With the throes of NYFW engulfing us almost like carbon monoxide (you can hardly breathe, but my isn’t it a drowsy sort of pleasant?), I thought it only fair for this Wednesday’s woman to be at least vaguely associated with America and fashion. And although the namesake article of clothing doesn’t fit into the 1970s aesthetic that seems to be de rigueur for anyone with legs this week (save, of course, Jeremy Scott and his baby dolls), it still may be worth our attention.
Amelia Bloomer, who lent her name to the mid-Nineteenth-century-next-best-thing-to-trousers, is the feminist Episcopal Saint (but really) who began the newspaper, The Lily, after attending the famous Seneca Falls Convention of 1848. Originally a temperance journal (slow down thar, pardner), it grew into a biweekly liberation document, heralding moralism and mostly, women’s suffrage. Though relatively short-lived, given her position as editor and publisher of the periodical, she was the first woman to own, operate and edit a news vehicle for women (the prototype to Anna Wintour? ). Though distribution of this document waned, her ideas only became more radical (for the time- and for Iowa), and she recommended that women dress “suited to her wants and necessities. It should conduce at once to her health, comfort, and usefulness; and, while it should not fail also to conduce to her personal adornment, it should make that end of secondary importance.” A tall order, no (that really just makes me yearn for Yves)?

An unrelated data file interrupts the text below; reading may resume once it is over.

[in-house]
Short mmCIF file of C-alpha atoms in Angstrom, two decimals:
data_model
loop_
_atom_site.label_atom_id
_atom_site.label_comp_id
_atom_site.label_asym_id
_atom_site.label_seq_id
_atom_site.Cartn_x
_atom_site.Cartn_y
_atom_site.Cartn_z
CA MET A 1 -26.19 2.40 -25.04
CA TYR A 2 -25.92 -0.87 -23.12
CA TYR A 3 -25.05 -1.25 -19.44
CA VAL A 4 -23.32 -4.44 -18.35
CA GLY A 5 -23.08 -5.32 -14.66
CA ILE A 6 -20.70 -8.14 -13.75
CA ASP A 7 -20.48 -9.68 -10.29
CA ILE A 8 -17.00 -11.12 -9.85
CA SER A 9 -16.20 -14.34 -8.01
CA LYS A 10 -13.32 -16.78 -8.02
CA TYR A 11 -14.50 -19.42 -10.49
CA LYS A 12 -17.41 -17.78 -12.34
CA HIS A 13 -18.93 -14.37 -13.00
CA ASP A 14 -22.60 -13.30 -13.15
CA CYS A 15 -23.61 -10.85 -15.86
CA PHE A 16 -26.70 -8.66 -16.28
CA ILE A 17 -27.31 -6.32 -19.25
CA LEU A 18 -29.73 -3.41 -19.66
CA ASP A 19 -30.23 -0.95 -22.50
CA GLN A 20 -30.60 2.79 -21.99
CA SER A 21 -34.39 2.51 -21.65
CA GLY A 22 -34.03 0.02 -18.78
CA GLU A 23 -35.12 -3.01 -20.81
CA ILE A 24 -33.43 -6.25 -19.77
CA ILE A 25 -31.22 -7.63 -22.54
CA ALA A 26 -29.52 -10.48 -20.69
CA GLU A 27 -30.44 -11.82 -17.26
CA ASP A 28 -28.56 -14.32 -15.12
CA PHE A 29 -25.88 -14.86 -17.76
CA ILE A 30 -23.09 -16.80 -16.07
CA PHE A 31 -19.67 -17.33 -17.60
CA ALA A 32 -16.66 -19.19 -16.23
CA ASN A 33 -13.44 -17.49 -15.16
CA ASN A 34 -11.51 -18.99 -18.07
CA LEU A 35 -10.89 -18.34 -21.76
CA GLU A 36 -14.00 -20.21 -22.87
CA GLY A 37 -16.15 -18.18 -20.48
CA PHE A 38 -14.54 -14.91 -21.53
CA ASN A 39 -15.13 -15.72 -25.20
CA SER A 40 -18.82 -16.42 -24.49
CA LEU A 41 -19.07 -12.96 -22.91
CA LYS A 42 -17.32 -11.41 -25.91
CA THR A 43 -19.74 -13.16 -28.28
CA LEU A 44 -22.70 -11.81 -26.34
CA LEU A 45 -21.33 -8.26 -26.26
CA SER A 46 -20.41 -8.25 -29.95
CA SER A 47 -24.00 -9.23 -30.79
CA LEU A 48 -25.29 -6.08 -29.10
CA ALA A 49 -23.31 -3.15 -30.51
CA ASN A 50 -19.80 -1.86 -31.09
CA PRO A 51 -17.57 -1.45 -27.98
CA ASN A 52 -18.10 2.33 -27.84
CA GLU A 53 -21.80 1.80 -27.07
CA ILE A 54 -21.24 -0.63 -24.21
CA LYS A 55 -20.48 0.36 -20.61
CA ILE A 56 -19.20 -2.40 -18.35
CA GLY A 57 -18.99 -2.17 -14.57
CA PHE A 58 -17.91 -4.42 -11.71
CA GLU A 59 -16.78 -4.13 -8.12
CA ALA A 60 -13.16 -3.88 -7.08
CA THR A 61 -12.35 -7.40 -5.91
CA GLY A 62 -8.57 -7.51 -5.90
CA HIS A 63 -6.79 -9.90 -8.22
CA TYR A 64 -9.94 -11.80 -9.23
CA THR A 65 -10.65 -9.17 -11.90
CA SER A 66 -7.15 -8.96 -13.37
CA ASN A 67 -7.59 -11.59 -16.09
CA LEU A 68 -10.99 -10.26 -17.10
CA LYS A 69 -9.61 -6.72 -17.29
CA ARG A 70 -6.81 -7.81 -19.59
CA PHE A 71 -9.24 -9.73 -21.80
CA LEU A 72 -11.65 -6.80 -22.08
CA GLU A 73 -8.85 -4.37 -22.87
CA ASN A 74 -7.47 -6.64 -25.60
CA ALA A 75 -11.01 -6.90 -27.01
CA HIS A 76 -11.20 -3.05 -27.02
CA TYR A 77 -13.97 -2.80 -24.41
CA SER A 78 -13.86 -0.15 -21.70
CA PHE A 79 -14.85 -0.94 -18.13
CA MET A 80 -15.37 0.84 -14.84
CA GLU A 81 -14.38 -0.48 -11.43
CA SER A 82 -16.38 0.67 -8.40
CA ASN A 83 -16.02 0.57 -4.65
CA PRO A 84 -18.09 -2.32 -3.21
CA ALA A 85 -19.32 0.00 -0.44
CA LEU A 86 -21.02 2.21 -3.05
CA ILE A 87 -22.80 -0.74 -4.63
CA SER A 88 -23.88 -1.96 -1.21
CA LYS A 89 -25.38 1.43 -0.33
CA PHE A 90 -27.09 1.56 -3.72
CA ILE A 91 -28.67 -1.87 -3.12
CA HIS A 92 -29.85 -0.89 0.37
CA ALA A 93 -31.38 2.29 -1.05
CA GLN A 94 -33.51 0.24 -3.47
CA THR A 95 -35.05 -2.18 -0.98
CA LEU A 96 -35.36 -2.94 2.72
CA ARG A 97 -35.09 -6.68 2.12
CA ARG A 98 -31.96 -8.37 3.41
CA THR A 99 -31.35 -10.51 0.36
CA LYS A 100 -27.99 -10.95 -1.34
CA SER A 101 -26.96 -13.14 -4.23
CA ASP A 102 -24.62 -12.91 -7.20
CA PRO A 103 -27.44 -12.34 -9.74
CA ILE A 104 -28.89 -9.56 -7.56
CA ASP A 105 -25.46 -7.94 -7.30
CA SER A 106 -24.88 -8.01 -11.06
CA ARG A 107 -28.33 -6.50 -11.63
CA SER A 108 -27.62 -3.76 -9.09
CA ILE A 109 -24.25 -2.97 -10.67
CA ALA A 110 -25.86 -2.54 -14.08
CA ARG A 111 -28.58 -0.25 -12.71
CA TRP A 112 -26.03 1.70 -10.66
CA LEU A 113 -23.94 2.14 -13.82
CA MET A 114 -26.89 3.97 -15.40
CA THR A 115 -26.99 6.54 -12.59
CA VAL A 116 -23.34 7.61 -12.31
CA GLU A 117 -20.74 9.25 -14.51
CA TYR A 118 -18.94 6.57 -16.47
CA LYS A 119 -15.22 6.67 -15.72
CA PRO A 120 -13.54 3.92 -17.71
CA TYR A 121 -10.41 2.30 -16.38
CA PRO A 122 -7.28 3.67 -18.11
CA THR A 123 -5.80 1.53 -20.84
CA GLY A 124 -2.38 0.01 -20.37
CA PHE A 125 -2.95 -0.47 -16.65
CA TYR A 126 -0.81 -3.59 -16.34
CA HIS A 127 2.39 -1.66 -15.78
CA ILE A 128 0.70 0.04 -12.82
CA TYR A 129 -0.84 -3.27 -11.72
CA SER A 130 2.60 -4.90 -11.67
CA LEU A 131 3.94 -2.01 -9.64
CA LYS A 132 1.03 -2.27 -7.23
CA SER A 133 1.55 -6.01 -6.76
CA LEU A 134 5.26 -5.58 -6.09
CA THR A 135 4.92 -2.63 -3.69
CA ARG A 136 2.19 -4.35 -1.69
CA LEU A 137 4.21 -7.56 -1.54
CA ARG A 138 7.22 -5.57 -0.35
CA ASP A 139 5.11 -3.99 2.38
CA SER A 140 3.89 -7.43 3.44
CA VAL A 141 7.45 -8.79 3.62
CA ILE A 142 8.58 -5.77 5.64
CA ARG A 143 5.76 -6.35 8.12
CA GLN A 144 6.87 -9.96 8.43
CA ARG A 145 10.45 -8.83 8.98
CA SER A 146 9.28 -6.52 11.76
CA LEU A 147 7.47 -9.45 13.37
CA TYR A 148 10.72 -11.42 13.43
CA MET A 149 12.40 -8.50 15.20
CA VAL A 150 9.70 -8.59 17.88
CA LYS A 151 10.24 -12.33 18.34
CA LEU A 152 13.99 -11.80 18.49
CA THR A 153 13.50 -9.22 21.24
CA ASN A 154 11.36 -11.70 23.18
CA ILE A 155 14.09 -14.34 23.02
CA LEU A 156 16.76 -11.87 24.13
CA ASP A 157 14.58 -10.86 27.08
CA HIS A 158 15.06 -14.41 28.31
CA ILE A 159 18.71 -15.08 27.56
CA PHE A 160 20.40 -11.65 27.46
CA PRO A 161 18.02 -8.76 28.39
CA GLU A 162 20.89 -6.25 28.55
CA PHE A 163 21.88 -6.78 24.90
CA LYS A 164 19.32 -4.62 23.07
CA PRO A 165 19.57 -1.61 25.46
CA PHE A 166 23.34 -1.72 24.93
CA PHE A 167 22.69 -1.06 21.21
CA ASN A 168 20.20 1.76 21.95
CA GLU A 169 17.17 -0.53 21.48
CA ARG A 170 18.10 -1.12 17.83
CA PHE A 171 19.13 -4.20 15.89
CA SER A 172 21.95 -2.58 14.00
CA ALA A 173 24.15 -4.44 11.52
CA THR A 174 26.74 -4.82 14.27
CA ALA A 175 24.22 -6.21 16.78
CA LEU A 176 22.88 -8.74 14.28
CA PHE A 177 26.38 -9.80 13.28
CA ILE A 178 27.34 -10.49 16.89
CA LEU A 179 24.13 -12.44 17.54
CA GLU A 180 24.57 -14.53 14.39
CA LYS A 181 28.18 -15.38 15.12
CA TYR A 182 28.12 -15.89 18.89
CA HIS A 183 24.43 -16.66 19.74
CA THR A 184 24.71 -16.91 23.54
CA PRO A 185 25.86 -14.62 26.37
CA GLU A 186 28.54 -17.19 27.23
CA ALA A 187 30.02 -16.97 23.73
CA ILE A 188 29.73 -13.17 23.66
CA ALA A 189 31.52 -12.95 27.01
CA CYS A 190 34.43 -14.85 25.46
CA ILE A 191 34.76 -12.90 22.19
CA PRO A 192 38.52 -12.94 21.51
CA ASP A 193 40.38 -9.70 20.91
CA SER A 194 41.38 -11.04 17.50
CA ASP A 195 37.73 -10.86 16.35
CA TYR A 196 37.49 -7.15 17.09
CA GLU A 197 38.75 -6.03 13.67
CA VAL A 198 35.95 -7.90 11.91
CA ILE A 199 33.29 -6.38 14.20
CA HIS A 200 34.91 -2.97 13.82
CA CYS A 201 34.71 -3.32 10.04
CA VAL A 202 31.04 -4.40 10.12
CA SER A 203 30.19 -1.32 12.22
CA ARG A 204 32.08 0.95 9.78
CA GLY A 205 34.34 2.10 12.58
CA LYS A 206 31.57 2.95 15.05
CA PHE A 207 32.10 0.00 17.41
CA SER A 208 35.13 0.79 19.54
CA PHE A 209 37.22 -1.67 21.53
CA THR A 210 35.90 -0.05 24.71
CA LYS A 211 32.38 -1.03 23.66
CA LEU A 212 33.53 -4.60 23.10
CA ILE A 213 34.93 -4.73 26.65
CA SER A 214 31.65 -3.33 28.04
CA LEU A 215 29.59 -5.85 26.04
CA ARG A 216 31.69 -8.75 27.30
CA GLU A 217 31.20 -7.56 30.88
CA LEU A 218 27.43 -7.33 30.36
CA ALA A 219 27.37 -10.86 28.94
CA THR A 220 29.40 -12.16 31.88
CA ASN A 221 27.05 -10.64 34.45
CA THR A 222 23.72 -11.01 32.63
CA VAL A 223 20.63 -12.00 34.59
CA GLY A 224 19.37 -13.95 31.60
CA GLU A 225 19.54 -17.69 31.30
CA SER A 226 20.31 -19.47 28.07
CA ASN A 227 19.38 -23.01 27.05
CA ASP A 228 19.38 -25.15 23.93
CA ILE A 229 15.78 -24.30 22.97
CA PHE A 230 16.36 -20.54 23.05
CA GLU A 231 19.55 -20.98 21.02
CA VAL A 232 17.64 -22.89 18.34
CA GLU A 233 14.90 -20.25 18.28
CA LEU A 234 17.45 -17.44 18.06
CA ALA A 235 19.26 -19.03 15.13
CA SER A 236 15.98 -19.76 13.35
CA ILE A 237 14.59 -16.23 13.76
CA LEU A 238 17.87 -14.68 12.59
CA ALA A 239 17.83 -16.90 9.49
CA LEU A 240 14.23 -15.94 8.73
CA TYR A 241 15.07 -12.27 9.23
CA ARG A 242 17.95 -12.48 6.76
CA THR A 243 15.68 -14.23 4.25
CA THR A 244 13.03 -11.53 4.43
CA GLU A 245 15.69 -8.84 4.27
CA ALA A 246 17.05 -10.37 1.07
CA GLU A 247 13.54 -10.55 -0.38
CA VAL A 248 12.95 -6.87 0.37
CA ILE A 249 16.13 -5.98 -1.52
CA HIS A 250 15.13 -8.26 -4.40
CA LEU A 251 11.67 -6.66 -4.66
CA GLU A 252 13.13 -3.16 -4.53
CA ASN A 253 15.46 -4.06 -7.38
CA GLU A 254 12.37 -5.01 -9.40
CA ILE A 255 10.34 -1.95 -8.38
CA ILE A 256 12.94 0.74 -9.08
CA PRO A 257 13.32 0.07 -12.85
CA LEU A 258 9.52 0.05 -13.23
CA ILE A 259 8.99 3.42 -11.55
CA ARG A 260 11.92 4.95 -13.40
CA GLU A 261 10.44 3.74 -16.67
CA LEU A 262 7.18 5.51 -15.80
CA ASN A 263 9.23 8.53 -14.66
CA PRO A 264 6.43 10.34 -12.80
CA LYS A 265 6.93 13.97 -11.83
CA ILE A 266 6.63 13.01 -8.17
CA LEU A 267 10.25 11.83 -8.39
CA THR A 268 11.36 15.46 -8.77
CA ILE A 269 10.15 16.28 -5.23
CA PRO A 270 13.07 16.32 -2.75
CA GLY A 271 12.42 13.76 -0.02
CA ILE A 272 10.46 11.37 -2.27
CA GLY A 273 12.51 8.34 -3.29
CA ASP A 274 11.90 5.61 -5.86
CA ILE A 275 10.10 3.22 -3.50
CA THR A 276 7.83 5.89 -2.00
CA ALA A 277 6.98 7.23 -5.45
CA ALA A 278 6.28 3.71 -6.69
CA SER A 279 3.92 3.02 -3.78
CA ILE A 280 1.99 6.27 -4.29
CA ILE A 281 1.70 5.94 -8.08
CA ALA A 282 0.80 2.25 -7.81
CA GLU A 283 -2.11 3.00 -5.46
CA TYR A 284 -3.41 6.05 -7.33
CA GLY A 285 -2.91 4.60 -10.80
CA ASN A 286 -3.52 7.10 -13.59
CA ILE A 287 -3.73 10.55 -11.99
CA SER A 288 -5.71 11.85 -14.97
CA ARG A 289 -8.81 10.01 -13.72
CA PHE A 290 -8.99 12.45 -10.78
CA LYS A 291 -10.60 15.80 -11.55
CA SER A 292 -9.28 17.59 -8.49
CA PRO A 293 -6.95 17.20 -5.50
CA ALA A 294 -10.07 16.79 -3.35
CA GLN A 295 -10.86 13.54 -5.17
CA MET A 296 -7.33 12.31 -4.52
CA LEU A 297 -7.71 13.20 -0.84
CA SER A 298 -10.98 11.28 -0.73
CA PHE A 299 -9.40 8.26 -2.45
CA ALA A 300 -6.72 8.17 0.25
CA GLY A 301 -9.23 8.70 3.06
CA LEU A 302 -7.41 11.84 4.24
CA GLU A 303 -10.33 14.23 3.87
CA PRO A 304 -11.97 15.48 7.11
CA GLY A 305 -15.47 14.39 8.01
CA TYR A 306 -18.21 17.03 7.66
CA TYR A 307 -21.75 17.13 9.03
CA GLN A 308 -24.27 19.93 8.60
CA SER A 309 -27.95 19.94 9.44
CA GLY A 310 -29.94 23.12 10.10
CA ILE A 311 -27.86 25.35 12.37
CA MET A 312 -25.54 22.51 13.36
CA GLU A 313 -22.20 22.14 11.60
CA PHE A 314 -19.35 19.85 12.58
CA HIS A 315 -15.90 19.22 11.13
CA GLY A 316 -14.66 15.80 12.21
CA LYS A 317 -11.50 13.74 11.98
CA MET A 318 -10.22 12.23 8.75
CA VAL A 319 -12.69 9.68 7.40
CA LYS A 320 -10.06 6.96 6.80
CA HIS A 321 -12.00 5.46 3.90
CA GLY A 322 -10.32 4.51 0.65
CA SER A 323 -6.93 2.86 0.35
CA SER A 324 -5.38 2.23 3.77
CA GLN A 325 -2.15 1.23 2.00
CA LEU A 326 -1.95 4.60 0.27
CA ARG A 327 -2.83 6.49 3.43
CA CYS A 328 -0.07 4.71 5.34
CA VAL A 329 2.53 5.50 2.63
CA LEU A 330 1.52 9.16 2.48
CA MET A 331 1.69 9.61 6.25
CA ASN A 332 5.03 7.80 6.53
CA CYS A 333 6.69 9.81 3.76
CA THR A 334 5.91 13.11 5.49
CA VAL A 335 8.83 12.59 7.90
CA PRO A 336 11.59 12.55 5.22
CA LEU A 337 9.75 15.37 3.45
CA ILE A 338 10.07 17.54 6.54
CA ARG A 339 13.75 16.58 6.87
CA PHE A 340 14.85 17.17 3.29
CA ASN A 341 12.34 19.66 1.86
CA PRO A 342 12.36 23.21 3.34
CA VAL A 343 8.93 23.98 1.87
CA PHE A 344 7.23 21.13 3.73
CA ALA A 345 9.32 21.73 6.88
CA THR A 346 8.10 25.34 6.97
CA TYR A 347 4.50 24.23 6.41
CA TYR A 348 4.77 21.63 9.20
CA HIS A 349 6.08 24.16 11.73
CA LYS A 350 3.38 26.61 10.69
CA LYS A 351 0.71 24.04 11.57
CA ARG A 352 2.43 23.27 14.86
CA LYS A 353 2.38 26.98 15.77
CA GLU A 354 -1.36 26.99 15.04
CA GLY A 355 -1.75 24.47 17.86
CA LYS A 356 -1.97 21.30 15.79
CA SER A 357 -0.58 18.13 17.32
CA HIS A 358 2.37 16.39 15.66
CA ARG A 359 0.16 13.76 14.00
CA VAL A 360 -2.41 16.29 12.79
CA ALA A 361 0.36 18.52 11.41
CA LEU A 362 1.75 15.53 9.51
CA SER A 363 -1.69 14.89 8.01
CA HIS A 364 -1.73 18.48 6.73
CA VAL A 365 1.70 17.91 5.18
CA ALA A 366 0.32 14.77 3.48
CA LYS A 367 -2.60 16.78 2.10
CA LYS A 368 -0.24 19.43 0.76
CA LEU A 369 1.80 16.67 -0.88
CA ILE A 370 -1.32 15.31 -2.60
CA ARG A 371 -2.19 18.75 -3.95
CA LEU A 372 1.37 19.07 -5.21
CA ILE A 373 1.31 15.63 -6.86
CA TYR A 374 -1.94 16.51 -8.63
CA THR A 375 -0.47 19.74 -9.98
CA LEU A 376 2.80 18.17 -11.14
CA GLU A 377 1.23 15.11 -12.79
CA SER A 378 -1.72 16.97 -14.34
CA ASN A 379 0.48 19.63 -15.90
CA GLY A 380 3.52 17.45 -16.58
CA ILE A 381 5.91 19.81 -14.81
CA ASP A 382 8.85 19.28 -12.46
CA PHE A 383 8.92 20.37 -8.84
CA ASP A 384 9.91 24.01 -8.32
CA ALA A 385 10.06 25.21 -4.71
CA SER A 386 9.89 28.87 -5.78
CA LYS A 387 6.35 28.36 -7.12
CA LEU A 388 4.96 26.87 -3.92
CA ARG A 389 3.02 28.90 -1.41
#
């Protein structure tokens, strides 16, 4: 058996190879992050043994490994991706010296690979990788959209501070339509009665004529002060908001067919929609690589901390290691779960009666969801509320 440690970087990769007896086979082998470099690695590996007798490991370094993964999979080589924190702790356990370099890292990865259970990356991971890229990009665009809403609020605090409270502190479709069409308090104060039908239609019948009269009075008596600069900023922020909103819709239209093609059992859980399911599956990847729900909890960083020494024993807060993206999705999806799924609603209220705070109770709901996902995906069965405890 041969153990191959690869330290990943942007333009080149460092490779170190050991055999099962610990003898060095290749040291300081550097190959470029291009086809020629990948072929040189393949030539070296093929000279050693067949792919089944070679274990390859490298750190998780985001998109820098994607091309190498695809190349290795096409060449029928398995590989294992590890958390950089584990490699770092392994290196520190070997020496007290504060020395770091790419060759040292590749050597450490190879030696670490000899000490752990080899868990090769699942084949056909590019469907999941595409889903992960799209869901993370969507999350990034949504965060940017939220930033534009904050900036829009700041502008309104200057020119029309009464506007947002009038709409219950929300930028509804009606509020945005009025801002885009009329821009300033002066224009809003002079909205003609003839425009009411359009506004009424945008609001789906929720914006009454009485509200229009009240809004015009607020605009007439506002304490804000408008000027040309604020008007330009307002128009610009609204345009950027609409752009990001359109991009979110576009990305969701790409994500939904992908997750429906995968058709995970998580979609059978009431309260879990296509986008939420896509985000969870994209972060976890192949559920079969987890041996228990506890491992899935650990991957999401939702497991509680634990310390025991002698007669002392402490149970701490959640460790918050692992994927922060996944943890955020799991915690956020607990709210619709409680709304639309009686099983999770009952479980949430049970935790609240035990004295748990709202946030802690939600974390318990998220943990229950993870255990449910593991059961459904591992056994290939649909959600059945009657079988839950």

But her views weren’t conceptualized until 1851 when Libby Miller donned her more utilitarian suit, borrowed from womenswear in the East. These flouncy pants which tied at the ankles could be worn with a vest or dress and were undoubtedly far more rational than the Victorian styles they regularly had to contend with. Both Bloomer and Elizabeth Cady Stanton became avid supporters of the new garment, however, Bloomer’s pre-existing circulation gave her a wider reach in projecting her excitement. She became a devout supporter of the pants (adopting them as her every day garb), and eventually one of her stories was picked up by the New York Tribune, bringing it to popular culture and calling it’s women adherents “bloomers.” However, the harassment these women suffered in response to the new trend was too much (gamergate, anyone?), causing Amelia to recant under the auspices of “crinoline” by 1859.
It would take almost another hundred years (and another enterprising Amelia) before women would begin to regularly wear pants.